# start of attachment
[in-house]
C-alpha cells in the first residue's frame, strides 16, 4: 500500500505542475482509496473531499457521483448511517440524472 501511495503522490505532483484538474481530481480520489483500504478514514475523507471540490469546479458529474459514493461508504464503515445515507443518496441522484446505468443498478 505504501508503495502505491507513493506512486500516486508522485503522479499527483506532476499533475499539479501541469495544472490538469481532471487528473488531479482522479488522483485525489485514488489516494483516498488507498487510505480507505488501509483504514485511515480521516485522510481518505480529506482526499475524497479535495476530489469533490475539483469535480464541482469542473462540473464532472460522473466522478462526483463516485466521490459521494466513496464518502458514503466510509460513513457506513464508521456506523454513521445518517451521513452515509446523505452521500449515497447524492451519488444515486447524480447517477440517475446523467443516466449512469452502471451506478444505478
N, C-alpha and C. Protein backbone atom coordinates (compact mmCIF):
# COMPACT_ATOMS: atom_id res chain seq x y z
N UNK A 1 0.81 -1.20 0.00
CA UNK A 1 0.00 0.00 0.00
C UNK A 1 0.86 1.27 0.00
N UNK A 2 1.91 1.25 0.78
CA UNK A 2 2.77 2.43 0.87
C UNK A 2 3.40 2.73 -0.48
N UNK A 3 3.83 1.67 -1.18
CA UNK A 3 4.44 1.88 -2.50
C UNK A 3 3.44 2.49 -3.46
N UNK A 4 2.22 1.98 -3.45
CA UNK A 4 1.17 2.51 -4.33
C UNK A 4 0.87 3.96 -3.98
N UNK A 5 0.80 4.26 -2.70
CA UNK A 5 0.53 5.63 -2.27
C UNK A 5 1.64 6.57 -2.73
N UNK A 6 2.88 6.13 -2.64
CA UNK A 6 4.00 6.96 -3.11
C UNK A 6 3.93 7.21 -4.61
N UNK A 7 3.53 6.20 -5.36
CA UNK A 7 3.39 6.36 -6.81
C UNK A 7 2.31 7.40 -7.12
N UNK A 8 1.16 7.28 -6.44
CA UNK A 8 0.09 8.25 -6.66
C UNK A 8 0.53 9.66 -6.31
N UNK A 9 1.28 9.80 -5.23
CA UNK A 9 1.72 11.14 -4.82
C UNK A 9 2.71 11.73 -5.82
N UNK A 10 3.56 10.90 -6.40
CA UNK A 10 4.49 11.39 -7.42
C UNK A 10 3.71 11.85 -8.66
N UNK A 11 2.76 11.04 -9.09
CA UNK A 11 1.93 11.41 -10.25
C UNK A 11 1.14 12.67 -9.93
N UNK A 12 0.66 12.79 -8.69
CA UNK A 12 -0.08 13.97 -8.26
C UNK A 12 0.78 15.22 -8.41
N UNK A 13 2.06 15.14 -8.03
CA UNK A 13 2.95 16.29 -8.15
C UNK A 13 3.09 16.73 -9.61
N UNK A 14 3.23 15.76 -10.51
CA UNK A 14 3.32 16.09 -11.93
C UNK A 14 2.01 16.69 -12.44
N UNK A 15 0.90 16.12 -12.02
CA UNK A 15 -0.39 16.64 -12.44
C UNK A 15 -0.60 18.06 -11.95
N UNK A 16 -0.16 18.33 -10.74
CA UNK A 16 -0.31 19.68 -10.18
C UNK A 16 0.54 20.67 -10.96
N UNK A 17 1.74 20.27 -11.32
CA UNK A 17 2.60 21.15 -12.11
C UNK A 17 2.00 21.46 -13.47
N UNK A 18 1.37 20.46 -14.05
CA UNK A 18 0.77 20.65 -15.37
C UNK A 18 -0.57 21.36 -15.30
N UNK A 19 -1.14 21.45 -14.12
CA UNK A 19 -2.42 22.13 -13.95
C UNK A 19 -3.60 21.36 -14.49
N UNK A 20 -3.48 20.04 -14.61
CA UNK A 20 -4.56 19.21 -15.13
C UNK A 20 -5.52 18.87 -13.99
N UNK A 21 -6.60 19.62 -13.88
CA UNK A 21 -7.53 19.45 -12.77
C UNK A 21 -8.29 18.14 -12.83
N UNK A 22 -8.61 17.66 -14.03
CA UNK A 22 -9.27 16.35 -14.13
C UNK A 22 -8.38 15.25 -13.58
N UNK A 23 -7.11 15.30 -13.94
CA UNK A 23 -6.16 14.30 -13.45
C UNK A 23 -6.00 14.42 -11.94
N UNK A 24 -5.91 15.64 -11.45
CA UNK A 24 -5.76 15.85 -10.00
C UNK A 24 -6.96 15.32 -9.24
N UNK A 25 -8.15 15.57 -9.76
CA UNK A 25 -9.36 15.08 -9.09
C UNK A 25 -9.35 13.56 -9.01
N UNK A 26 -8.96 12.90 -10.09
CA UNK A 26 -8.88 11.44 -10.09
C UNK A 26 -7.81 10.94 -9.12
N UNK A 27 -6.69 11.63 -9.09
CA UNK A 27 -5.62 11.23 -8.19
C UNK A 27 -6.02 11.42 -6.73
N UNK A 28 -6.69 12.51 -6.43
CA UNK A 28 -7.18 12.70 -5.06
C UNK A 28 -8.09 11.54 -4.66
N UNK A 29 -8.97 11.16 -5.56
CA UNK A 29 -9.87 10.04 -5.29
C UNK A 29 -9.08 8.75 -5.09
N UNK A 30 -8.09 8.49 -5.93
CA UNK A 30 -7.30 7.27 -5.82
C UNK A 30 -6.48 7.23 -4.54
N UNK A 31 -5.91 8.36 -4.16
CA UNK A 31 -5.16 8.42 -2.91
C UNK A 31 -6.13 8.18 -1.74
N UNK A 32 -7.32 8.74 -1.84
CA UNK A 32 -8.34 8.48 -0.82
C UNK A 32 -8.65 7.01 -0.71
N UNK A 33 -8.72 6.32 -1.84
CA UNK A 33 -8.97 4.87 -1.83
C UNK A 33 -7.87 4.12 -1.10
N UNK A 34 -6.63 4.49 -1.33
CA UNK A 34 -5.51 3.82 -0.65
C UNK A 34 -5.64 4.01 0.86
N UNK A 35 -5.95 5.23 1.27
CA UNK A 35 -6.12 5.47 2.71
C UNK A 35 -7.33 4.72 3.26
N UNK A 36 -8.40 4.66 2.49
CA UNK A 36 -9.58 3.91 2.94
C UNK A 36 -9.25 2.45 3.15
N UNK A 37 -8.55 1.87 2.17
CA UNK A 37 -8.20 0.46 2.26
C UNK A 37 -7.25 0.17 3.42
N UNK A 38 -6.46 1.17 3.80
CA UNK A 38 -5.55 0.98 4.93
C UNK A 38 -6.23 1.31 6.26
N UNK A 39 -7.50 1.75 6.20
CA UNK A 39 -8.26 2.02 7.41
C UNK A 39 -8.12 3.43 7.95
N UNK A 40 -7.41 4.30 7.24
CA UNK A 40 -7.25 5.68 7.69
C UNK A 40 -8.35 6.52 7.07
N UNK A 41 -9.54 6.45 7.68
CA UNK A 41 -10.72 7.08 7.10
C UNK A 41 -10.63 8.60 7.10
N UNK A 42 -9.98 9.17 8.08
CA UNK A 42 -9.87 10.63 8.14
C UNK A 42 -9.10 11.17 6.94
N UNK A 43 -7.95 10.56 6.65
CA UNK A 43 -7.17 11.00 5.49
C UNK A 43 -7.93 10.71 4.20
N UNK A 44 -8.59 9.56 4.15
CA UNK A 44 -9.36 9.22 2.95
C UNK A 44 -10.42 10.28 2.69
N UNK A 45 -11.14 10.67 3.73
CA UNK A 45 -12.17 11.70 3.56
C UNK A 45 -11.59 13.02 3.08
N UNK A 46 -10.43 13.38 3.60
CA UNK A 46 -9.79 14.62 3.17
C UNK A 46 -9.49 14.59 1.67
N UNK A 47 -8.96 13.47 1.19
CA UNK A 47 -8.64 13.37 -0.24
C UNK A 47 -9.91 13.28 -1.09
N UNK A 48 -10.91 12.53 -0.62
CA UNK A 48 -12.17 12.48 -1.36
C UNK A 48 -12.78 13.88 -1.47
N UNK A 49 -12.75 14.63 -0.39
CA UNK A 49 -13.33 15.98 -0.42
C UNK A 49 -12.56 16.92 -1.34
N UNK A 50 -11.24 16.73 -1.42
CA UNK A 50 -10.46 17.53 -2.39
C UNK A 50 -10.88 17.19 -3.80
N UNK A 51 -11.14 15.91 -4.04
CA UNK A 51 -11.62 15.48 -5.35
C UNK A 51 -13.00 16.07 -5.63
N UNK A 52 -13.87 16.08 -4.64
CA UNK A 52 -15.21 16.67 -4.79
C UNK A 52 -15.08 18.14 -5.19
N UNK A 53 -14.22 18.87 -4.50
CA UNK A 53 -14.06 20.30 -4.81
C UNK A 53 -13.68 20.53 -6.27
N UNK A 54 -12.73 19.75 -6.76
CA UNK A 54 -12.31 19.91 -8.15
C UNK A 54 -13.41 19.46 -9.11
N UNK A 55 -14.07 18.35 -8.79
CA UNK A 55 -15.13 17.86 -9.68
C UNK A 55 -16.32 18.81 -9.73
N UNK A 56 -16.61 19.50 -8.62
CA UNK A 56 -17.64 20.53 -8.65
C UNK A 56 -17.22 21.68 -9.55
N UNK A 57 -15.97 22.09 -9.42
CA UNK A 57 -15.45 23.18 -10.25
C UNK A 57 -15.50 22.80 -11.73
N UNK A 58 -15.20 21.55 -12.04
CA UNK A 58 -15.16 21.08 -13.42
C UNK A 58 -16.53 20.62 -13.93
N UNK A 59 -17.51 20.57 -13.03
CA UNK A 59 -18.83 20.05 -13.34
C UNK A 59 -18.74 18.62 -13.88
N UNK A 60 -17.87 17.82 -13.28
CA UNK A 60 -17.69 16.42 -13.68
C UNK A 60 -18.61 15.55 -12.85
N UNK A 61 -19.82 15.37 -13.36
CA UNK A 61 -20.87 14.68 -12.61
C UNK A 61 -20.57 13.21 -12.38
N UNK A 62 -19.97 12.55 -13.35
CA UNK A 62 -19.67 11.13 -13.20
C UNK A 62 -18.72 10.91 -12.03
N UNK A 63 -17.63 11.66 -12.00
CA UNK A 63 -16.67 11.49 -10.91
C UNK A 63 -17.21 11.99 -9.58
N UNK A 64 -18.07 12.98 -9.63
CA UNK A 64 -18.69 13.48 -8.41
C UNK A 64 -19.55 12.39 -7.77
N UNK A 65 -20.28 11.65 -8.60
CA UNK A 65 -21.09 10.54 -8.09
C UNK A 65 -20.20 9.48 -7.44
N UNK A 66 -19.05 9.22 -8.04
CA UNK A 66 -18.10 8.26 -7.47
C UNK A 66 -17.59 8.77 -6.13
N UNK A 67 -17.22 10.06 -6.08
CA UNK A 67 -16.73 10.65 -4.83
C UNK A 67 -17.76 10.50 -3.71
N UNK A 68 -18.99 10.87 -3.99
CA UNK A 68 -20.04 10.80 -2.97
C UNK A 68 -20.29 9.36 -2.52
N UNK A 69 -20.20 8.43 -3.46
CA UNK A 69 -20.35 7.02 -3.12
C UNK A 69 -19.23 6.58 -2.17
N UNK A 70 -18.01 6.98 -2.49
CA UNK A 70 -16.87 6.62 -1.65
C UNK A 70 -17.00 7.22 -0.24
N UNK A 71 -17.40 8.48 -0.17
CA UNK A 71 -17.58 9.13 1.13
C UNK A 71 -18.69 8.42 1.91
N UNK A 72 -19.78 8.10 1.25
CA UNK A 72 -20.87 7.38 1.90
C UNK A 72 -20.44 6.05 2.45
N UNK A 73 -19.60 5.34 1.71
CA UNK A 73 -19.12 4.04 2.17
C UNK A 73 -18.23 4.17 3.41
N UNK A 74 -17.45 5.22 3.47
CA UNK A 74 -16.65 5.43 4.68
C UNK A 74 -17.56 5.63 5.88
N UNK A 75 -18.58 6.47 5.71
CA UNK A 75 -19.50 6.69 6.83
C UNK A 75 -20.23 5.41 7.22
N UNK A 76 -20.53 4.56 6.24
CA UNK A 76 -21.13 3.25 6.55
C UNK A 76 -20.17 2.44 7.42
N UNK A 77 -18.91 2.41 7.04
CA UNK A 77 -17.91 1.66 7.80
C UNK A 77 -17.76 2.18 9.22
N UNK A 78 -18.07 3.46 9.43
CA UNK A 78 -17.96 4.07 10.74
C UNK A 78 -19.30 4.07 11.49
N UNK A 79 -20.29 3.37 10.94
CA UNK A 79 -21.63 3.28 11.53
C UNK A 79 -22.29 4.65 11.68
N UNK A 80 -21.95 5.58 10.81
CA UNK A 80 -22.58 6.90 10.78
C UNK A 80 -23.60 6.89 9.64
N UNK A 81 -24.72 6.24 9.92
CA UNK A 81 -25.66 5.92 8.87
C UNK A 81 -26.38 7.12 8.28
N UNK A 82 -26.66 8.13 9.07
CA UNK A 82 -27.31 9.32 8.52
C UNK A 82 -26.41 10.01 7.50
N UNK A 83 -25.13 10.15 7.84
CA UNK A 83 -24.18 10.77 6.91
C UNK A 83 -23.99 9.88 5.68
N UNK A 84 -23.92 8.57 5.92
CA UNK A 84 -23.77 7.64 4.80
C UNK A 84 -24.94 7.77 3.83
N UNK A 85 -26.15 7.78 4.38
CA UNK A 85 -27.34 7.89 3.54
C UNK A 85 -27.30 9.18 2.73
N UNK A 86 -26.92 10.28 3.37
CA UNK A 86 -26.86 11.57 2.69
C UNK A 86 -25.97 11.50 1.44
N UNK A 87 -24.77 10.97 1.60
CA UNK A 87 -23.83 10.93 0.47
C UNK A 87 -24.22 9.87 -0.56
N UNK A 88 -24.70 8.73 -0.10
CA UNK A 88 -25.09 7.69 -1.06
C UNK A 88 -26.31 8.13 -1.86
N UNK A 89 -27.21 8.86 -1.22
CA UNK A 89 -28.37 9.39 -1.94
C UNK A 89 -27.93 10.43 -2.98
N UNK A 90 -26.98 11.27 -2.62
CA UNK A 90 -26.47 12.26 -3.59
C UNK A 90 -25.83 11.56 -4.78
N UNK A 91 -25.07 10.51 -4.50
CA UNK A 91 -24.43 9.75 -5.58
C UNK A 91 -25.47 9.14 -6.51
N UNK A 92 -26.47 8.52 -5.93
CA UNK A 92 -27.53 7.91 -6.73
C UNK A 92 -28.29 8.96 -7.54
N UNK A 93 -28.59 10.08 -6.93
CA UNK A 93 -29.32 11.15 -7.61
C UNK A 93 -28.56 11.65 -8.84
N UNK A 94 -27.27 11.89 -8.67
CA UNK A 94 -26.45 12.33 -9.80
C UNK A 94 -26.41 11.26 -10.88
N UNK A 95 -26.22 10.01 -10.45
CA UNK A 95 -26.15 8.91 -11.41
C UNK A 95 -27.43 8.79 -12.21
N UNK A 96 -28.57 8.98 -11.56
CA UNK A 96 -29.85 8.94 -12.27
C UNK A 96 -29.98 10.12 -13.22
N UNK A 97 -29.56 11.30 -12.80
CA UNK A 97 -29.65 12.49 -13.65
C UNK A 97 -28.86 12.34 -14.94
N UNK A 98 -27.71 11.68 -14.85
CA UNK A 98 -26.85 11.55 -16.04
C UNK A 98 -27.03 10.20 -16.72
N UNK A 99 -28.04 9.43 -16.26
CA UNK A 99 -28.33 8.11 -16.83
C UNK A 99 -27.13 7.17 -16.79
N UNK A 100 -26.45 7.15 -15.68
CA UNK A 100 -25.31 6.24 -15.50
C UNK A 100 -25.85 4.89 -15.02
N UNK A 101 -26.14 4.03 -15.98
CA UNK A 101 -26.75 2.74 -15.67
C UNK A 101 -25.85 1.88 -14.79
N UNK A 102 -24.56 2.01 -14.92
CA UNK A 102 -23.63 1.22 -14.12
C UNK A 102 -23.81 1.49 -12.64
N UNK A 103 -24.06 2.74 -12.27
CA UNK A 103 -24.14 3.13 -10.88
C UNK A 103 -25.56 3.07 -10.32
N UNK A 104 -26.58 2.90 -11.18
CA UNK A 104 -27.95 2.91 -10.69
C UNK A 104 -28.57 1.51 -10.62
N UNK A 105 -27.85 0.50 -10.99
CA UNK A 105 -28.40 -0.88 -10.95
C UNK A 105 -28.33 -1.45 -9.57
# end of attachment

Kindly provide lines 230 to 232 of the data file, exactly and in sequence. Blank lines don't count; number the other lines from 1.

N UNK A 76 -20.53 4.56 6.24
CA UNK A 76 -21.13 3.25 6.55
C UNK A 76 -20.17 2.44 7.42